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Shopping is a massive money generator for each and every economy in the world. We all shop in some way or another, either for necessities or pure pleasure (like my Nexus Tablet!). I am not a fan of going shopping on a regular basis because I don’t like to spend money without knowing what it’s for and why it is leaving my wallet. I am glad that my wife is not a shopper. It makes our relationship really easy and carefree. As we shop, shouldn’t we make sure that we are getting the best deal with each and every purchase? I want to share with you my number one shopping tip, whether it be online or in the store.
My career allows me to work with many of the large retailers out there. While I only deal with their online activities, I have learned a few secrets that enable me to make sure I am getting the best deal possible. My number one shopping tip is……
Don’t let sales dictate your purchase!
That’s right, that is my shopping tip. We all shop with emotion, but that sometimes clouds our rational judgement. Just because an item is on sale, doesn’t mean that you are actually saving money, does it? Nope!
Since we don’t go shopping at the same stores and look for the same items each and every day, we cannot follow the price changes. It would be irrational to think that you feasibly could. This is the reason why retailers have the power when using a “sale”. They can slowly increase the price as the lead up to their published sale date and then can mark down the price. Here is an example of what I am talking about, which happens to be a true story (I am not going to divulge the store).
I went shopping for a quick dry shirt that I could wear at work during the summer. I love quick dry shirts because I sweat in the summer and regular polo shirts are a nightmare. Here is the breakdown of prices that I encountered.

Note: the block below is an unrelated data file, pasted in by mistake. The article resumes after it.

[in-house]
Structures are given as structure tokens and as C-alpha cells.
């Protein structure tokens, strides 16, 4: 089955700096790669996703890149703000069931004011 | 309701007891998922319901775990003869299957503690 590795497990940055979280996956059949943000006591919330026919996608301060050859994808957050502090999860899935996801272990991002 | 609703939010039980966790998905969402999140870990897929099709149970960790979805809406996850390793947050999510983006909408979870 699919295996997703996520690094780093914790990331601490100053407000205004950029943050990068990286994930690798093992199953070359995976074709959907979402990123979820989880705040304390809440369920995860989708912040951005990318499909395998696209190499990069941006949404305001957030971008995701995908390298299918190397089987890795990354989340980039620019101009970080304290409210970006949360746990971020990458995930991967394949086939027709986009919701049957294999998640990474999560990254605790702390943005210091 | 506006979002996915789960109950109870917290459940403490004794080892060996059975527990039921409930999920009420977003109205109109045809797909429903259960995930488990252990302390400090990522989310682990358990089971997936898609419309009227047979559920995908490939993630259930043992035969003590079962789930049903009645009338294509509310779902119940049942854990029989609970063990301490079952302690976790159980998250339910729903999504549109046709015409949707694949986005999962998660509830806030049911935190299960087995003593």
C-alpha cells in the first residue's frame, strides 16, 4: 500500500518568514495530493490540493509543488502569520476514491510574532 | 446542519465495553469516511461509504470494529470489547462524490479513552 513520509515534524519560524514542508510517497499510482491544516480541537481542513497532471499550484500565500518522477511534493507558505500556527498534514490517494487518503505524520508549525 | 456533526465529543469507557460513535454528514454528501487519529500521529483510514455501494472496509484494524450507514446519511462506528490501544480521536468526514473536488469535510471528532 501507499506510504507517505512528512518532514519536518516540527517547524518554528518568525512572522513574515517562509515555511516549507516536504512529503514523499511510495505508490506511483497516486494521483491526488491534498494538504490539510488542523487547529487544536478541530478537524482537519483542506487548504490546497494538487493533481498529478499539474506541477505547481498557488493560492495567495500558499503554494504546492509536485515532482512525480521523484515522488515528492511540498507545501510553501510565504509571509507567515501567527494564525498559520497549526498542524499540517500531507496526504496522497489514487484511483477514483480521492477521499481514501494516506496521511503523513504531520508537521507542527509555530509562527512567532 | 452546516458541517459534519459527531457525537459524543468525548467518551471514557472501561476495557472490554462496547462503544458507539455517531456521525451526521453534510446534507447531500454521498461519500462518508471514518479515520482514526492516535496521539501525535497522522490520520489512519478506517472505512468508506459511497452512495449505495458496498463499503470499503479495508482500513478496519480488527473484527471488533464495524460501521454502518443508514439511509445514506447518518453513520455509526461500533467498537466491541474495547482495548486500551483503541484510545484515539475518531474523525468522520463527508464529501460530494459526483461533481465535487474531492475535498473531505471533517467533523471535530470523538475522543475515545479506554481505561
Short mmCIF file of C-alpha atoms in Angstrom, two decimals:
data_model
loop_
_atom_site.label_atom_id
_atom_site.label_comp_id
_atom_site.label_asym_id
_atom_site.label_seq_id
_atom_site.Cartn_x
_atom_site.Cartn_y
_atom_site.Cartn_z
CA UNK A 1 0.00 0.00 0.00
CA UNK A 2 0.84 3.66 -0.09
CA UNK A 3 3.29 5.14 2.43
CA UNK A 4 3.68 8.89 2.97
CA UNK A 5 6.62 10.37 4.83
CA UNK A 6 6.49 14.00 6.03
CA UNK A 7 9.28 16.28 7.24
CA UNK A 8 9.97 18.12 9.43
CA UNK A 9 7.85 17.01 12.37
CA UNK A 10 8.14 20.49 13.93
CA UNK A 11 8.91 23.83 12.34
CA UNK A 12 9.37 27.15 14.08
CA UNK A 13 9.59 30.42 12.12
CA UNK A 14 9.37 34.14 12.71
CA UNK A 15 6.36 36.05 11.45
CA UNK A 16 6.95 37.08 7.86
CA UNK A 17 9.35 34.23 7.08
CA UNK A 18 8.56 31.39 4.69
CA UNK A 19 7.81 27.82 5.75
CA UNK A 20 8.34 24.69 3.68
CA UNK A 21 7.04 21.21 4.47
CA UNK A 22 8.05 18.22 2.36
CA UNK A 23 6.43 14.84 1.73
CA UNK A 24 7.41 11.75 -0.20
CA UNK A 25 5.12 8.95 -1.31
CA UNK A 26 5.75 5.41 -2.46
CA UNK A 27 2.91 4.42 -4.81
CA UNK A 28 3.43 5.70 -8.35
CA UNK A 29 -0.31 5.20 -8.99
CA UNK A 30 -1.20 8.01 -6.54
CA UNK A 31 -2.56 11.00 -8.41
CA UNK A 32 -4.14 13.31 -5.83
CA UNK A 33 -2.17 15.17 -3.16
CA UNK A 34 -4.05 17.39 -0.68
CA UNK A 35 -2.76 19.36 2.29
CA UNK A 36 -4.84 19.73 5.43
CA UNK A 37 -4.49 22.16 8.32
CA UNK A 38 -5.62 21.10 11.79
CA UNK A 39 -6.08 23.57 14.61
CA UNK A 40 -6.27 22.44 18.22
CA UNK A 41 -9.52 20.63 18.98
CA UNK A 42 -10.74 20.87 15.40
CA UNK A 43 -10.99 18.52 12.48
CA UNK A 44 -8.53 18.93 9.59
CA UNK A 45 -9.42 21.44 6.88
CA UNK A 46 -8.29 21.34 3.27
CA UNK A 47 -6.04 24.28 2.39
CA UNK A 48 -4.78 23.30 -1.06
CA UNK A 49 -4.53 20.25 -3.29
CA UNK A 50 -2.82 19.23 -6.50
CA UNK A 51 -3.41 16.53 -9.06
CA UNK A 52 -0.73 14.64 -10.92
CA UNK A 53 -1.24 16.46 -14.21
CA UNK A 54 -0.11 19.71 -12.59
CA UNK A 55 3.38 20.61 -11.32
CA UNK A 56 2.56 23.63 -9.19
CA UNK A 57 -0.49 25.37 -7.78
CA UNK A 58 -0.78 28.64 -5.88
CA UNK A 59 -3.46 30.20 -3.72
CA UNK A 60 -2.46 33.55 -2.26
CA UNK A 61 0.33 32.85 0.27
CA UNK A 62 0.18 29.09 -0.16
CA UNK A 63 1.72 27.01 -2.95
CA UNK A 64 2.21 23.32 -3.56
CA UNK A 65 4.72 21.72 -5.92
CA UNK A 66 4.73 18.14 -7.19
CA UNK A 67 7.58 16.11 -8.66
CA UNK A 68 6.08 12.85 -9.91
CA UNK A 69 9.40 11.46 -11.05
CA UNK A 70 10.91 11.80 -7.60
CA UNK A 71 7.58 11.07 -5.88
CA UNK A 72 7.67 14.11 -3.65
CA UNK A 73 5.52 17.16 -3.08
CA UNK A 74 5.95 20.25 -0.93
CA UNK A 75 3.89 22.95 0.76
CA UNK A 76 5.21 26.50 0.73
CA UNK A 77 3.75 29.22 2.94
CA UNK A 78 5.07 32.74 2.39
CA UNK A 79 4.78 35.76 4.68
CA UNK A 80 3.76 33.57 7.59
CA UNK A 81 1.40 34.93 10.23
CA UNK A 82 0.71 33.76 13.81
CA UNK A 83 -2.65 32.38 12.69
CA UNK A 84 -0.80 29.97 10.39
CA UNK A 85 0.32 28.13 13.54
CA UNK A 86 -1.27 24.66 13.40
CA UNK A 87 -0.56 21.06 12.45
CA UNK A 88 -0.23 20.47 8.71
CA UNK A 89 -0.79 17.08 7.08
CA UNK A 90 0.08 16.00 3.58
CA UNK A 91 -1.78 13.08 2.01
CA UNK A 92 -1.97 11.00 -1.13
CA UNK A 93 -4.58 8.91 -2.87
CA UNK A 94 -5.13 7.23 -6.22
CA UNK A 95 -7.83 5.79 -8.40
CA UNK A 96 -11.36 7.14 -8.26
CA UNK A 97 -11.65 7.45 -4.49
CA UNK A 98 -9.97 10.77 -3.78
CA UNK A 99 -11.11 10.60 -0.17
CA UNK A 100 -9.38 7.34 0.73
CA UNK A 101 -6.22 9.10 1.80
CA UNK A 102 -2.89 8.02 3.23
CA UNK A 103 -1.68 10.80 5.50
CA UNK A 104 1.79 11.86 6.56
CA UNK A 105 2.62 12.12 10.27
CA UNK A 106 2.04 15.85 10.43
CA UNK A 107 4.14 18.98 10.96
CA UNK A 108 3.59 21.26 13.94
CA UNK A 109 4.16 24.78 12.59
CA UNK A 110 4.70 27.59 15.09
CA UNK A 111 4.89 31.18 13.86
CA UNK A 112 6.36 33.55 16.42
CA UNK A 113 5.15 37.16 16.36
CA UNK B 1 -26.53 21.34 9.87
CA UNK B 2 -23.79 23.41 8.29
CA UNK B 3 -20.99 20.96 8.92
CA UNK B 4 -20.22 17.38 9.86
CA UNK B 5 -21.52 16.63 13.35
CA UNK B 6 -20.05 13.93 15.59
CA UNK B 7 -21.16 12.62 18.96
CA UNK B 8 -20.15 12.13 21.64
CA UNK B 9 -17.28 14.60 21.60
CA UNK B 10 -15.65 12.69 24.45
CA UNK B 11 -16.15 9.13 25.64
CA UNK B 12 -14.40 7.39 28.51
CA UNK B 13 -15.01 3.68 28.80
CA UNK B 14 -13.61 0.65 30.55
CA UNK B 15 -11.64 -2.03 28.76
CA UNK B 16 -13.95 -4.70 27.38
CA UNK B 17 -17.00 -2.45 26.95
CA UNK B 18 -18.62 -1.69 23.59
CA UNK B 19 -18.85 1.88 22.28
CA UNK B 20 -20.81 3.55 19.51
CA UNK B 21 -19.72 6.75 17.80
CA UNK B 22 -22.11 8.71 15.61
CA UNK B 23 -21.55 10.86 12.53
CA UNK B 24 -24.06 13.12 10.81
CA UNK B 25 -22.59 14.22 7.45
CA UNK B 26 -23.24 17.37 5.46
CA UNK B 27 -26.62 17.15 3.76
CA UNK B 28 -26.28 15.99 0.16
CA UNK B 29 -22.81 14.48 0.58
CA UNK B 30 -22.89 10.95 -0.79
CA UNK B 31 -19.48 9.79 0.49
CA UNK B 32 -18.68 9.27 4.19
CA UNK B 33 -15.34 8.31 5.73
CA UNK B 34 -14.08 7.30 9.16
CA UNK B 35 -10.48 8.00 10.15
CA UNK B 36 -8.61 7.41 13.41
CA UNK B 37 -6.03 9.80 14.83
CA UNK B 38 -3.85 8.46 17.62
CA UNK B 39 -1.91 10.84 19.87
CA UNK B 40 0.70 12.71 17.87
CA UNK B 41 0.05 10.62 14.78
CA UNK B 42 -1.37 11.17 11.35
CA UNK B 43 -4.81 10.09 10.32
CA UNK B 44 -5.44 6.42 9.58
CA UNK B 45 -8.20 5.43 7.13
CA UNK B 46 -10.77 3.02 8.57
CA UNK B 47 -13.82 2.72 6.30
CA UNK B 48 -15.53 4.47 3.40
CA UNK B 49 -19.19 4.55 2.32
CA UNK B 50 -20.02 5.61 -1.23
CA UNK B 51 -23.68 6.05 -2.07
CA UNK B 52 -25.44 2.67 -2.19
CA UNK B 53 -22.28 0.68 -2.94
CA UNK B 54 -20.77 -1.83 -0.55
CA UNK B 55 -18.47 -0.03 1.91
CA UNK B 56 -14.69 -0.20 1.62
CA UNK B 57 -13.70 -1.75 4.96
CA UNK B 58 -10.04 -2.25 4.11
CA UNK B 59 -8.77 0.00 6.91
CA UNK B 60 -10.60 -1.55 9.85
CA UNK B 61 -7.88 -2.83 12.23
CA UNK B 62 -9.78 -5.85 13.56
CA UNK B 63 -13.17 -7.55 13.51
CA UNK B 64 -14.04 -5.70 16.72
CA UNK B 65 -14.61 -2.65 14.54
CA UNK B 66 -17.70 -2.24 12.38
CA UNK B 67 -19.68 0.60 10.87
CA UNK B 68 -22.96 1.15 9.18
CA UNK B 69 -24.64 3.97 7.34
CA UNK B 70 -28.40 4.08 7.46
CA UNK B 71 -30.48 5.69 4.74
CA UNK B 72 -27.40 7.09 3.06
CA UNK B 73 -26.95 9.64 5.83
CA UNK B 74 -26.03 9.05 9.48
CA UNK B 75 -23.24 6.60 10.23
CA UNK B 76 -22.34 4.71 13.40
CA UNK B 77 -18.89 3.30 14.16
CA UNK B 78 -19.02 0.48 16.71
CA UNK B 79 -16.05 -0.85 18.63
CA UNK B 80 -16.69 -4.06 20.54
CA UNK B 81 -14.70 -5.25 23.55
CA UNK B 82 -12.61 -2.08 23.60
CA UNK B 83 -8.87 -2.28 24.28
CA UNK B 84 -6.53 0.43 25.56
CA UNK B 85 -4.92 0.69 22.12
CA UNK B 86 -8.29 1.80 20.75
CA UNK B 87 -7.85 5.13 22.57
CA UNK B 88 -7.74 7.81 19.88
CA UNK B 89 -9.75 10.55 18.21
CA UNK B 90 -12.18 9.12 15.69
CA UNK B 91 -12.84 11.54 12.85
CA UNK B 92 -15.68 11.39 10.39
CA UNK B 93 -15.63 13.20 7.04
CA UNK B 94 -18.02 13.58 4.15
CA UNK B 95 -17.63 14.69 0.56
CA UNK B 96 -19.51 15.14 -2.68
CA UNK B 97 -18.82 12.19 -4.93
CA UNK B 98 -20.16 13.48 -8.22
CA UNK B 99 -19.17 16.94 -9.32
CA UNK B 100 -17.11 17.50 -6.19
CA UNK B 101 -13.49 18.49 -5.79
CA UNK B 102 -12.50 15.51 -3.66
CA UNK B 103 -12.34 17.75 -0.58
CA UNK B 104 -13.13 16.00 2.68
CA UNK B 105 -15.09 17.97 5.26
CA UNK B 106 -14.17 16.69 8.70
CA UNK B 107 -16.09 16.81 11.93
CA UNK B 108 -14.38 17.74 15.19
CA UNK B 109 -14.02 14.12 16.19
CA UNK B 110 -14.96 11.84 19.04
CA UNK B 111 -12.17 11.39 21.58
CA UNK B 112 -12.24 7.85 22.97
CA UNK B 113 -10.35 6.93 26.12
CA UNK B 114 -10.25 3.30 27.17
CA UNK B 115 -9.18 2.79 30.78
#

1st trip: $19.99
2nd trip: $21.99
3rd trip: $26.99
4th trip: $39.99 (On Sale for $21.99 with a discount of 45%)
This was in a span of over a month. I waited that long because I was not in need of the shirt and was looking for the right color, but did you see what they did here? Technically, the first trip was the best deal, but it wasn’t on sale. By the time that the sale came around, they used the manufactured suggested retail price (MSRP) to calculate their sale price of $21.99. They showed me that it was 45% off with big and bold letters. If I hadn’t been tracking this product, then I would have thought that I was getting a deal, but in actuality, I was paying more than what the price was before. This is how a sale tricks you.
Not every sale is an actual sale. Retailers can use different prices to make their sale calculations look more enticing. I mean isn’t it their job to keep you buying? There are scores of people at each company that figure out which sales are the best and how to market them. Look at what happened when JCPenny decided to stop sales and just show their everyday price.
People love sales, even if they are not real discounts. It is the idea of saving money that keeps people buying. If I were you, then I would just stop, show down, and then take your time to research.
If you stop following sales, then you can really take the time to research the product you want. I like to check Amazon when I have a chance, use discount coupons with any online/in-store purchase, sleep on my decision, and compare prices with the RedLaser app when I am in the store. This enables me to make sure that I am getting the best deal possible on each and every purchase. This has worked for me for many years.
Don’t forget about checking out Mobile coupons.
So, that is my number one shopping tip. Don’t fall victim to the marketing machine and make sure the sale is an actual sale. What do you do in order to save money when you shop? Do you get excited about “sales”? I want to hear from you below!
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Sale image courtesy of digitalart / FreeDigitalPhotos.net